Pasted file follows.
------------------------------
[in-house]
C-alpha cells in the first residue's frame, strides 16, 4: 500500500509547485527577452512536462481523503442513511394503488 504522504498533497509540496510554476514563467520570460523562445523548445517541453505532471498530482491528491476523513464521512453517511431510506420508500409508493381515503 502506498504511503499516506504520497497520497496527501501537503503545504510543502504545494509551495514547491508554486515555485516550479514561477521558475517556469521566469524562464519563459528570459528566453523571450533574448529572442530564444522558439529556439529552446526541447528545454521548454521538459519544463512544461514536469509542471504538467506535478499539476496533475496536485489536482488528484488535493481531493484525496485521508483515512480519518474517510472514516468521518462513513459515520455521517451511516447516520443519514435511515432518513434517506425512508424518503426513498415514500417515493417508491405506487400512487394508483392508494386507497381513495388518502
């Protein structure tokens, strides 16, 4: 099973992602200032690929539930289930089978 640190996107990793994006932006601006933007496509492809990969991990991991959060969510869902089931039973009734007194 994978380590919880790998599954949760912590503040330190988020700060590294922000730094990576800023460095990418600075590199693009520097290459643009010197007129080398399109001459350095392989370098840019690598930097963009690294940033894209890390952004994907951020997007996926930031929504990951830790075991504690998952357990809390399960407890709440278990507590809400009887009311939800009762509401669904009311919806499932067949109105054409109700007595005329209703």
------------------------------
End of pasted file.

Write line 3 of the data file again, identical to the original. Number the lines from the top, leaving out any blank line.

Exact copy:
């Protein structure tokens, strides 16, 4: 099973992602200032690929539930289930089978 640190996107990793994006932006601006933007496509492809990969991990991991959060969510869902089931039973009734007194 994978380590919880790998599954949760912590503040330190988020700060590294922000730094990576800023460095990418600075590199693009520097290459643009010197007129080398399109001459350095392989370098840019690598930097963009690294940033894209890390952004994907951020997007996926930031929504990951830790075991504690998952357990809390399960407890709440278990507590809400009887009311939800009762509401669904009311919806499932067949109105054409109700007595005329209703």